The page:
The Liberty Preservation Act to stop state participation in NDAA “indefinite detention” passed the New Hampshire House with a vote of 337-15. It now moves to the Senate, where it’s going to be a close call. But your support right now can help pass this important bill.
You can call in the evenings and over the weekend as well. If you reach their voicemail, leave a message so their offices know first thing the next business morning that a large number of people support HB399. In your voicemail, make sure to ask that they call you back so that you can speak to the legislator or staff directly.
ACTION ITEMS for New Hampshire
1. Contact your state senator. Strongly, but respectfully urge him/her to vote YES on HB399.
You can find your Senator’s contact information here:
2. Encourage your local community to take action as well. Present the Liberty Preservation Act to your city county, your town council, or your county commissioners. Various local governments around the country are already passing similar resolutions and ordinances. Local legislative action present a great way to strengthen a statewide campaign against NDAA indefinite detention.
Model legislation here:
3. Share this information widely. Please pass this along to your friends and family. Also share it with any and all grassroots groups you’re in contact with around the state. Please encourage them to email this information to their members and supporters.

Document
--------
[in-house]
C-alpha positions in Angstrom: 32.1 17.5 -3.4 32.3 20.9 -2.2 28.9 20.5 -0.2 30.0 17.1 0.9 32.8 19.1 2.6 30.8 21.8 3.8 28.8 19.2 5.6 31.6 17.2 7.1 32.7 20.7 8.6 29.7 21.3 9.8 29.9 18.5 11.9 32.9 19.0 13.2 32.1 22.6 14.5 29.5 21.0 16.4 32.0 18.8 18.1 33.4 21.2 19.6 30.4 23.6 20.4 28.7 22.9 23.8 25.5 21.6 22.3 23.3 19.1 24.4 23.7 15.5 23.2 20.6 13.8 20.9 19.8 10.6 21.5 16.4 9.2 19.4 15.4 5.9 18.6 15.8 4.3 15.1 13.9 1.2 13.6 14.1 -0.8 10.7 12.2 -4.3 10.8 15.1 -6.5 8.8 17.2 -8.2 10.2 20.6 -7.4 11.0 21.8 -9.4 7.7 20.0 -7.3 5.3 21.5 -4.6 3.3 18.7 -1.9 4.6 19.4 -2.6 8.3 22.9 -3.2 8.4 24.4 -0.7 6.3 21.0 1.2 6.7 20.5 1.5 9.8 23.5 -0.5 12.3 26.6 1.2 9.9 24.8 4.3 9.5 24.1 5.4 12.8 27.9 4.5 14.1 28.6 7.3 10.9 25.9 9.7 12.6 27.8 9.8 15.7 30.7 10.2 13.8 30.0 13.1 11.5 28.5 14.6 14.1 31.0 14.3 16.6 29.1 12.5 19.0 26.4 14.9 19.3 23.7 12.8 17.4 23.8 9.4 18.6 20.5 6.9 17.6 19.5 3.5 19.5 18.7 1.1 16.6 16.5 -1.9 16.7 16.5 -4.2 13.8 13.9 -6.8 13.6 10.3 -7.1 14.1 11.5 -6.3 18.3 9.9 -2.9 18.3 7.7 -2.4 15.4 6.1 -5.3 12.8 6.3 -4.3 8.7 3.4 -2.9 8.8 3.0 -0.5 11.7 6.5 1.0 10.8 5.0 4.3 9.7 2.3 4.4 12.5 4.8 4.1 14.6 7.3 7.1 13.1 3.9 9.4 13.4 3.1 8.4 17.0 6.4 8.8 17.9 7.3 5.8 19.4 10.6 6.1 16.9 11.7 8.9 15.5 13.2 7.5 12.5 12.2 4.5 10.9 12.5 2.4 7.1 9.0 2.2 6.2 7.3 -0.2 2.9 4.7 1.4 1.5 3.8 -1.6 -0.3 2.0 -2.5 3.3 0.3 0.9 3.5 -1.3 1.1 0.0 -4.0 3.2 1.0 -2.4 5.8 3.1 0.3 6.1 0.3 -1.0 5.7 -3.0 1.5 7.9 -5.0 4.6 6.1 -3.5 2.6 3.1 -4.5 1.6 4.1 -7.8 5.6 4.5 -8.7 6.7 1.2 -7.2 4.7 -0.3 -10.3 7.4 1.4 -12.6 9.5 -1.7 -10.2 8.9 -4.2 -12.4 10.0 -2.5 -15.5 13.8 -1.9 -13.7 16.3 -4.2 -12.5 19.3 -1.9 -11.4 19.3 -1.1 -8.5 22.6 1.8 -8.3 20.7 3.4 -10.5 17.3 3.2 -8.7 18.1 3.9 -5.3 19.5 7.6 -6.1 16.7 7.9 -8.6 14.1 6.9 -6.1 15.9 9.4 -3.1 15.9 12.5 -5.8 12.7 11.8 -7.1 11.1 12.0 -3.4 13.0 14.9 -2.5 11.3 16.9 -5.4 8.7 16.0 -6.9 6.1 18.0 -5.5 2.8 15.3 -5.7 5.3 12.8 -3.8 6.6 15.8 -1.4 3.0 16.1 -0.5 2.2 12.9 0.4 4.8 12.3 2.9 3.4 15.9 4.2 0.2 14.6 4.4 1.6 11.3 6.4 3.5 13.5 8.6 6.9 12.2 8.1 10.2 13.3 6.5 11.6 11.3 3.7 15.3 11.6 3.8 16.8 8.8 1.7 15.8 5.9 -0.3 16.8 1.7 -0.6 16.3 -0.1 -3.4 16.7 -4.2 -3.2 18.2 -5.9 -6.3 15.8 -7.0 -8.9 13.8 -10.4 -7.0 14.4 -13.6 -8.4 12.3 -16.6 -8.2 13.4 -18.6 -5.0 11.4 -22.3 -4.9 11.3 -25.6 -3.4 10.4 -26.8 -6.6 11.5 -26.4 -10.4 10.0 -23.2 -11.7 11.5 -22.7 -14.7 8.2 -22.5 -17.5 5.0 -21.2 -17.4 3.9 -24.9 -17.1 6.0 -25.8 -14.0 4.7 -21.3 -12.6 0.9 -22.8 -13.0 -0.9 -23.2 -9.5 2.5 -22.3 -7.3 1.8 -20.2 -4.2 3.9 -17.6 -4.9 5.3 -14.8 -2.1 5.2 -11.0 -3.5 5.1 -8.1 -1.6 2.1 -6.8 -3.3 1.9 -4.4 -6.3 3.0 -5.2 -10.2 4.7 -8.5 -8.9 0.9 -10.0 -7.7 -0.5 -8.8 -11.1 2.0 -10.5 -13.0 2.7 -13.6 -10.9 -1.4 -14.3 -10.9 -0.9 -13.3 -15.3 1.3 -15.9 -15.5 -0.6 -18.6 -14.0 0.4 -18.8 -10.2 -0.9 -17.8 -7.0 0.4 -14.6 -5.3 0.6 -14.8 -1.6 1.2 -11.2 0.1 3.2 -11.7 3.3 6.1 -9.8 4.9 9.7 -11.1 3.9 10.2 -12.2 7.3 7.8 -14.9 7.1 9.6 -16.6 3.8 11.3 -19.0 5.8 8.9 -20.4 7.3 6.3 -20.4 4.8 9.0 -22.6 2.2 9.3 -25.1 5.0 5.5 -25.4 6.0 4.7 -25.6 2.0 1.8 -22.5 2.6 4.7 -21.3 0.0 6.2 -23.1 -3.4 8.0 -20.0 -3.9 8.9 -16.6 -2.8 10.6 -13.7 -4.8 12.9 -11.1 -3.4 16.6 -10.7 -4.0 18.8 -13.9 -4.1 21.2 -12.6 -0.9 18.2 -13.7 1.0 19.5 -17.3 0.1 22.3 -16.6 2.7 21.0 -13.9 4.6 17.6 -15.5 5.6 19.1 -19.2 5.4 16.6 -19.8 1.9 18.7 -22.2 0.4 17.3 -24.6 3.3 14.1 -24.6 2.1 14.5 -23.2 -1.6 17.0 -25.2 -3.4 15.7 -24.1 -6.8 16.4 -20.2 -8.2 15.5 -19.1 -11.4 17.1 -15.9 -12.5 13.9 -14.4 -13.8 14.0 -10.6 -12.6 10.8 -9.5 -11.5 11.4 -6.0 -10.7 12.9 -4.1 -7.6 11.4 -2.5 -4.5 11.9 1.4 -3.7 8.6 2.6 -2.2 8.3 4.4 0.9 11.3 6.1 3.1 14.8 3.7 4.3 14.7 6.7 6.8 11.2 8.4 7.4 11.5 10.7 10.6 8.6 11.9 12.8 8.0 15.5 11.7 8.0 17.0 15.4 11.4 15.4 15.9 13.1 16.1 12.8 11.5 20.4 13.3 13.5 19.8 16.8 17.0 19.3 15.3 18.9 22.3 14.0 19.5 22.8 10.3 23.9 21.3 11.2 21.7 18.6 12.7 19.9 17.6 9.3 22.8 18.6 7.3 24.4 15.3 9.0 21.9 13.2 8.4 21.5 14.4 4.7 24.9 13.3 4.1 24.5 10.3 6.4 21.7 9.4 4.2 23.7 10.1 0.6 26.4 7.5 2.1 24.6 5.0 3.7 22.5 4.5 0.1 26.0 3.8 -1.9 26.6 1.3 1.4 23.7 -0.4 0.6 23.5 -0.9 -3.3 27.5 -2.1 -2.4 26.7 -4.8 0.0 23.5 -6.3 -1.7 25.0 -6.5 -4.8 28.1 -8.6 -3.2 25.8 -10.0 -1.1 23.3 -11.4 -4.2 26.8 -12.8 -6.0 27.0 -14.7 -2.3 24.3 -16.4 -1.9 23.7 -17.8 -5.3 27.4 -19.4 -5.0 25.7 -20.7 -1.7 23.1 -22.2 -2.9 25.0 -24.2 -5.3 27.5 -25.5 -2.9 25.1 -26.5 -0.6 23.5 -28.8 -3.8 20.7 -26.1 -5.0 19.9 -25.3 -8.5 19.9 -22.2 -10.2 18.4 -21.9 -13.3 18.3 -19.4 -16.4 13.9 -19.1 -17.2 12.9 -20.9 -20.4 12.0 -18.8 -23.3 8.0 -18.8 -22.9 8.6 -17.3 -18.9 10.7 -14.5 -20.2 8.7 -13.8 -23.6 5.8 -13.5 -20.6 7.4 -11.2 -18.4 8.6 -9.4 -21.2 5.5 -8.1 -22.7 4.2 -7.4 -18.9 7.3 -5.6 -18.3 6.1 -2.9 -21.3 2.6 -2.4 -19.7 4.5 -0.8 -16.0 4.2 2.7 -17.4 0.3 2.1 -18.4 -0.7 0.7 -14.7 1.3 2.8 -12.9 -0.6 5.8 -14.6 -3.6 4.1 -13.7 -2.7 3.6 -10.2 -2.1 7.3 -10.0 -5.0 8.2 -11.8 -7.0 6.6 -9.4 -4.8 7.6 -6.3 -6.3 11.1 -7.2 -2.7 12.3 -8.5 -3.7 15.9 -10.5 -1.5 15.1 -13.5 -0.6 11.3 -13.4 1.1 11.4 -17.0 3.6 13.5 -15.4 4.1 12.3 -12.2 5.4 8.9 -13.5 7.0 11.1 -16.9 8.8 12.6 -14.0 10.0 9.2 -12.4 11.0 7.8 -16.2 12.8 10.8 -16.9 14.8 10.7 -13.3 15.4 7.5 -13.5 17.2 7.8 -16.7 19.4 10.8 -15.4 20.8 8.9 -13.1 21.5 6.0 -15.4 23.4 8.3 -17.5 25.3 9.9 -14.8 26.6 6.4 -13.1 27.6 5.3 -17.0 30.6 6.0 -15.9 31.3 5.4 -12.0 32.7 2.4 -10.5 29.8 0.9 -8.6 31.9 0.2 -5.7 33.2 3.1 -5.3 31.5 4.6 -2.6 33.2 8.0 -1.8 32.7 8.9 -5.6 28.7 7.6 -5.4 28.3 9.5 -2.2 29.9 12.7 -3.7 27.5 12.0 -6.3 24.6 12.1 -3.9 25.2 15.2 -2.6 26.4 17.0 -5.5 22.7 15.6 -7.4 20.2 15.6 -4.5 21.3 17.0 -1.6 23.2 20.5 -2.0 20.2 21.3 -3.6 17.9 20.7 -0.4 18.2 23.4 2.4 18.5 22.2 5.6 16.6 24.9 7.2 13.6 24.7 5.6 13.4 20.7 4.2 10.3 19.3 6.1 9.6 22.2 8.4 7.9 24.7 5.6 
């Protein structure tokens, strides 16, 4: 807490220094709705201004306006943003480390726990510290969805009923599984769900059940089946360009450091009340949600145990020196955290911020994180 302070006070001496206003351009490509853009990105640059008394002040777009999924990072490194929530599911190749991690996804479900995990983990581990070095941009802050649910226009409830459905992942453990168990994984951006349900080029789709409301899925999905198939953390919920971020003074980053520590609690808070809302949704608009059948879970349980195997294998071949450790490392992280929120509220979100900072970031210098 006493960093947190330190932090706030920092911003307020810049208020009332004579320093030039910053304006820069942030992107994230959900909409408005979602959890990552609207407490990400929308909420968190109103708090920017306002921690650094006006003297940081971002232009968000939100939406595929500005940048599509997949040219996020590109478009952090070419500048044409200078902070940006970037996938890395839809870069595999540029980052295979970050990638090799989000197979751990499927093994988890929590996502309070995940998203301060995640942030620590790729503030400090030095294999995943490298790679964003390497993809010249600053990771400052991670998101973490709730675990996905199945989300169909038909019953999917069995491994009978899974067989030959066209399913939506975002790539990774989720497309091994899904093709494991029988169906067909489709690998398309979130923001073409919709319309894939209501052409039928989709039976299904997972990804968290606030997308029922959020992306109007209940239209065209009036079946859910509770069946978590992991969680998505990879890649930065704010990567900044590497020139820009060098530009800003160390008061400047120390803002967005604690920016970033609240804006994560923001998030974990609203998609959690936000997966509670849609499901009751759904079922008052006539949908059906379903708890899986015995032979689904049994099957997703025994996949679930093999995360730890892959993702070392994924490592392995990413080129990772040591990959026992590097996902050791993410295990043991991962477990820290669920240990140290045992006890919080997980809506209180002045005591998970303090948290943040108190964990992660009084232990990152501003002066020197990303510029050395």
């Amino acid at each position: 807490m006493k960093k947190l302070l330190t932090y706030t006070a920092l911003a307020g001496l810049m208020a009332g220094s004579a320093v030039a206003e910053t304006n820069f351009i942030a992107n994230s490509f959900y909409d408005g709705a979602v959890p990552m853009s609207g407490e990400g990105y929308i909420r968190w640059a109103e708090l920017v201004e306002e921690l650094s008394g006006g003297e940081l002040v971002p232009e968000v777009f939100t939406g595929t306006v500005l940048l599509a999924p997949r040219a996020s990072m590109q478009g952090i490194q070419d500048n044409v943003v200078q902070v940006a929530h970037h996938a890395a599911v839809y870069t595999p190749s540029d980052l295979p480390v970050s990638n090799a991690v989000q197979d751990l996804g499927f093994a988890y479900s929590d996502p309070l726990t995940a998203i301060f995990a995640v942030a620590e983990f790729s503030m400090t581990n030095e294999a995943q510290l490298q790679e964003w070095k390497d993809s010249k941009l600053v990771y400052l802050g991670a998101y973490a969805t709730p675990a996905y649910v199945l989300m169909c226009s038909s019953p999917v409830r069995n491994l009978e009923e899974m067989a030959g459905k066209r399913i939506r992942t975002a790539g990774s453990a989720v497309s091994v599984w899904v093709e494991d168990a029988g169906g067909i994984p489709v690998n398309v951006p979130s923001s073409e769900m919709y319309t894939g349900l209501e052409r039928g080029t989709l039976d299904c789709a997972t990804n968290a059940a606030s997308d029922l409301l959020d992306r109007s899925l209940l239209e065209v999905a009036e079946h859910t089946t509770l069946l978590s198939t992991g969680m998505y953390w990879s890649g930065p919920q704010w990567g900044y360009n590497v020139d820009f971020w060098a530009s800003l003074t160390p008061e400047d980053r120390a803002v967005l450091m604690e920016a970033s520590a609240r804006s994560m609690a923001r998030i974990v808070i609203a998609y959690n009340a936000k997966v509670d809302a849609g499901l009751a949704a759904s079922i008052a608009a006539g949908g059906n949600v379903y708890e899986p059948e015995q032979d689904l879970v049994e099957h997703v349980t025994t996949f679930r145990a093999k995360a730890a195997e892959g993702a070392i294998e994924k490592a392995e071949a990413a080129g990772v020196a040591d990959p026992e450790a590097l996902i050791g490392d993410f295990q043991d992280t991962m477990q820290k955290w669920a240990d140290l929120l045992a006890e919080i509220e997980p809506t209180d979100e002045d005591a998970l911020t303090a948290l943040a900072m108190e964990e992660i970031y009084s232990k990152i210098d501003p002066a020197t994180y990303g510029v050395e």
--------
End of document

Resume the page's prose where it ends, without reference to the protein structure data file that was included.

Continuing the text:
BACKGROUND ARTICLES AND INFORMATION ON NDAA “INDEFINITE DETENTION”
Note: while some believe that the 2013 NDAA eliminated indefinite detention, it does not. Dianne Feinstein introduced a very weak amendment to 2013 – and it failed anyway. 2012 indefinite detention provisions remain in tact – and the Obama administration is aggressively defending them in court.
Also, a case about indefinite detention is still being heard in federal court. Last year, Federal Judge Katherine Forrest struck down these indefinite detention powers as unconstitutional. She issued a temporary court order blocking the use of these powers. That order was revoked by the appeals court and indefinite detention powers remain while the case is currently on appeal but not decided.
Additionally, when asked by Judge Forrest if the federal government was using indefinite detention in violation of her temporary order blocking it, Barack Obama’s attorneys refused to confirm, leaving the door open that the Feds were potentially using this power in secret, even in outright defiance of an order from the federal courts.
Because of all this, and more, New Hampshire stands on strong ground to reject a federal power which has already been struck down in federal court and is still pending appeal.
The New Hampshire State Senate should pass HB399 with full confidence.